How the players-only meetings that were held buoyed all concerned.
How the gauntlet laid by Joe Paterno in practice toughened everybody up.
How the emphasis placed on reviving the running game will surely have a big impact.
But the thing that might help most of all is the get-well gift passed along by the Big Ten schedule-maker -- a road game Saturday against a Minnesota team that might be even more of a mess than the Lions are.
The Gophers (0-3 conference, 1-6 overall) have dropped six straight games since opening their season with a victory over Middle Tennessee State. And after last week's defeat at Purdue coach Tim Brewster was fired and replaced by assistant Jeff Horton.
It is, Zordich said, an absolute must-win game for PSU (0-2, 3-3), which has lost two straight -- the most recent a 33-13 Homecoming embarrassment to Illinois on Oct. 9.
Right now we're .500, he said. We have to get things rolling.
At the same time Zordich sounded a note of caution, saying that a team like Minnesota can be kind of scary, since the Lions have no idea how the Gophers might respond to the coaching change.
They might come out all fired up, he said. We have to come out even more ready.
Certainly the Lions can't afford to be complacent, given all their troubles. And statistically this stacks up as the resistible force meeting the movable object.
Minnesota has allowed 222 points, more than anybody else in the conference. Penn State has scored 109, fewer than any of its Big Ten brethren.
The Gophers are also last in the conference in rushing defense and pass-efficiency defense, but the Lions' offense is 10th and ninth in those two categories, respectively.
Finally, Minnesota is next-to-last in total defense, allowing 414.3 yards a game. But sure enough, PSU is last in total offense, at 335.2 a game.
In other words, it figures to be a real tractor pull in the Midwest this weekend.
Zordich refuses to believe that the offense's youth has been the issue.
We haven't taken advantage of opportunities, he said. We have to overcome what comes at us and just play -- make the plays and go on from there.
Paterno said Tuesday he had challenged his players, something Zordich confirmed.
He told us we haven't been good enough, he said. He put us against each other. There was a lot of competition last week, a lot of guys fighting for jobs.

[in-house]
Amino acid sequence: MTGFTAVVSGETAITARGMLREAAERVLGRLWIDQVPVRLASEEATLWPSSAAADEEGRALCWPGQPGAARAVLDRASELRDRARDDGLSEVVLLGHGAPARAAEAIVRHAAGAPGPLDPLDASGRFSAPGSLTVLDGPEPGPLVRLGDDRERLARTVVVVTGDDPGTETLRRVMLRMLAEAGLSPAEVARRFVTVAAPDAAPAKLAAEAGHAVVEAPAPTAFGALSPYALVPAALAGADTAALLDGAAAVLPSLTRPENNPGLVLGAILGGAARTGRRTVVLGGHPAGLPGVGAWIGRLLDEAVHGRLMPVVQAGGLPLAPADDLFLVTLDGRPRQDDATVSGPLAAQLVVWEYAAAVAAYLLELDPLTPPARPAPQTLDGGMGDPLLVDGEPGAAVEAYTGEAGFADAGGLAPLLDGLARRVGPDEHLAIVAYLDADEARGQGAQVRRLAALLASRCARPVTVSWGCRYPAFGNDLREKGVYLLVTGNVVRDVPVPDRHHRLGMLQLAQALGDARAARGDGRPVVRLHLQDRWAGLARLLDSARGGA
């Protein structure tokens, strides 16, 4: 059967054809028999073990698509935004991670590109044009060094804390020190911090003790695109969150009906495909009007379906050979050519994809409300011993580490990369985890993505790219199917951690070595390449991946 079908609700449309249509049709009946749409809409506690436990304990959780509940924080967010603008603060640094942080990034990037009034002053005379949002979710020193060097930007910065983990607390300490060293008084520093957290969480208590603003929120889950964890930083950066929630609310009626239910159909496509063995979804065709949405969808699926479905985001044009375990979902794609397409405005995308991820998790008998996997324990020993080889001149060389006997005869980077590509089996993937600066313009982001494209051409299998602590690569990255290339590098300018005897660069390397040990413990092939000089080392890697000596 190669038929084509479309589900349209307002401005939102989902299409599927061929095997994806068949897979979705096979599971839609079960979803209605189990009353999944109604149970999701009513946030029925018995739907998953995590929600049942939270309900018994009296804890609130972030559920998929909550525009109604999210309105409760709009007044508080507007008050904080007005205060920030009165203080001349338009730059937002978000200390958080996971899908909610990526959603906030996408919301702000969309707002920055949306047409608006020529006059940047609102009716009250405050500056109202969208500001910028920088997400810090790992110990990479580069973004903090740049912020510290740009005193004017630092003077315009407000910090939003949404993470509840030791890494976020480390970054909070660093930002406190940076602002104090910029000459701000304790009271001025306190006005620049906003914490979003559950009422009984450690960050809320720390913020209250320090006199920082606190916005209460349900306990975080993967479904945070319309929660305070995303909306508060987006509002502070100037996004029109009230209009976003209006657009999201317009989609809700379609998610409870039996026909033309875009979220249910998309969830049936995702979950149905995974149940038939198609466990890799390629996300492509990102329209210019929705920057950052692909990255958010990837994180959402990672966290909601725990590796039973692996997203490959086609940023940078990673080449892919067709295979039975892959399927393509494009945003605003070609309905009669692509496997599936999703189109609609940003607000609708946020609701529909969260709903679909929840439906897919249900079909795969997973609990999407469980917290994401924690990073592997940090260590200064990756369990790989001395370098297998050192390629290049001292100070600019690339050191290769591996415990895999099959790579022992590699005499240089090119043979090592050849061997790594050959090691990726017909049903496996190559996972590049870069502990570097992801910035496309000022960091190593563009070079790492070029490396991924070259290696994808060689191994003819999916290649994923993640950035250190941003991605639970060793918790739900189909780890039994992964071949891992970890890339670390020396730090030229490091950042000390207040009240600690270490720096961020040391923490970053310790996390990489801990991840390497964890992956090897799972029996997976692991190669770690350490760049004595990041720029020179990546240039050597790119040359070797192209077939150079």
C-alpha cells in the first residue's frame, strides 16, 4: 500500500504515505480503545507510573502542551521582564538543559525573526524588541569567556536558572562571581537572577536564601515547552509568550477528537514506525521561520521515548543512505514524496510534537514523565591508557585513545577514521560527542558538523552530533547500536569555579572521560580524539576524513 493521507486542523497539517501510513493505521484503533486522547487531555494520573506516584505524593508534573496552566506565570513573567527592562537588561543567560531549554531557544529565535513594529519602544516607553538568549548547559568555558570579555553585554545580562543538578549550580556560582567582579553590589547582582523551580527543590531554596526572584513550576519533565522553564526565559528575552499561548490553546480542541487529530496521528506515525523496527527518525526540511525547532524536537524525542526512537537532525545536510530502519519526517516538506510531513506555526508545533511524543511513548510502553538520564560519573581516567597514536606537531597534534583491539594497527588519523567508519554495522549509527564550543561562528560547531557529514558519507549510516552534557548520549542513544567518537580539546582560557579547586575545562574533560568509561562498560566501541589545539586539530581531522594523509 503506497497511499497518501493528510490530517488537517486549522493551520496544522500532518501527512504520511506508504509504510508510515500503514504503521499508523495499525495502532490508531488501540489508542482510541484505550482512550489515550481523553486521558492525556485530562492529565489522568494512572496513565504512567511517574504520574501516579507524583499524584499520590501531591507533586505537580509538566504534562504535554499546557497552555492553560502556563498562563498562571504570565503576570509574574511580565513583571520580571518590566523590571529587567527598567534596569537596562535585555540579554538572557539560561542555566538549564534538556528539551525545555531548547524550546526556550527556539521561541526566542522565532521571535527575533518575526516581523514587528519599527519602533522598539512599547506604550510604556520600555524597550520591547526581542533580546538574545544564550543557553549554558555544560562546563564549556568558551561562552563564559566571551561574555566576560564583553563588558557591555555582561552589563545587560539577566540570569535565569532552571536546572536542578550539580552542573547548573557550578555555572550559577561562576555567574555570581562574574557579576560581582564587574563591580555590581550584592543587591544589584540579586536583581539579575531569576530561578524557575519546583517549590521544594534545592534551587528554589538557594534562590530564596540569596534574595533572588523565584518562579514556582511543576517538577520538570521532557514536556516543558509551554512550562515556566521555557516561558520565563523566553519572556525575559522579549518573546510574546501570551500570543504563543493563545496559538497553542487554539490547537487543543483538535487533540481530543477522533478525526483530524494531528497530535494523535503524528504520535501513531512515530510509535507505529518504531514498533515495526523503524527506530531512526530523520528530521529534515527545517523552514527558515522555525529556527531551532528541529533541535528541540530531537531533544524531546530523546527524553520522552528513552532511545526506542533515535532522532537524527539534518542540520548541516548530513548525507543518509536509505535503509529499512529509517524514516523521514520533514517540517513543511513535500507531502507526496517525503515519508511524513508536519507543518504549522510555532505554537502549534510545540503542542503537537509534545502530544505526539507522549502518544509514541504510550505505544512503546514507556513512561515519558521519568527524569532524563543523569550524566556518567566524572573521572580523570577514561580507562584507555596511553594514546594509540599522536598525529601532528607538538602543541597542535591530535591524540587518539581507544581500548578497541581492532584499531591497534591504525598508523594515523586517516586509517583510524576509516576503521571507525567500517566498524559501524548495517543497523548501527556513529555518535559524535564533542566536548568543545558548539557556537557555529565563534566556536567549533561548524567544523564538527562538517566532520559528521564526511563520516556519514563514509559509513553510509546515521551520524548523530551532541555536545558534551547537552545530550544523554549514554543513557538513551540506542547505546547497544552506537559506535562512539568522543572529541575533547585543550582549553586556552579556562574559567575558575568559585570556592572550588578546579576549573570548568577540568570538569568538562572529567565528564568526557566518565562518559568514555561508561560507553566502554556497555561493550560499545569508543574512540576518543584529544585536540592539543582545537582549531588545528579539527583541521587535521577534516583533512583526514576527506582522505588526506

And a lot of offense-defense matchups.
By doing that, Zordich said, he got a lot of fire out of us, and we had a very good week.
There was particular emphasis on a running game that is averaging a paltry 126 yards per outing. Zordich said much of that centered on technique, but not all of it.
A lot of it is attitude, too, he said. We just need to be mean up front.
And finally, there were those players-only gatherings, in which, Zordich said, everybody said what needed to be said, in the way we do it -- which is a little different than the way the coaches do it.
The one thing that came out, he said, is that everybody needs to play with more passion, more enthusiasm. As he put it, the Lions need to get back that little kid in us.
At the same time, he acknowledged that it all gets back to making plays. That the more that happens, the more enthusiastic everyone will become.
We haven't been making the big plays Penn State usually makes, he said.
Zordich has talked with his dad, also Michael, who played safety at Penn State for 1982-85 and is now an assistant coach for the Philadelphia Eagles. The elder Zordich mentioned the struggles of his sophomore year, 1984. The Lions went 6-5 that season, and after they finished up with back-to-back blowout losses to Notre Dame and Pitt, Paterno referred to them as a bunch of babies.
So what, pray tell, does the elder Zordich advise now?
He told me we've got to keep grinding, the younger Zordich said. We've got to keep fighting.
As the Lions of his dad's era did. They were 11-1 in 1985, 12-0 and national champions in '86.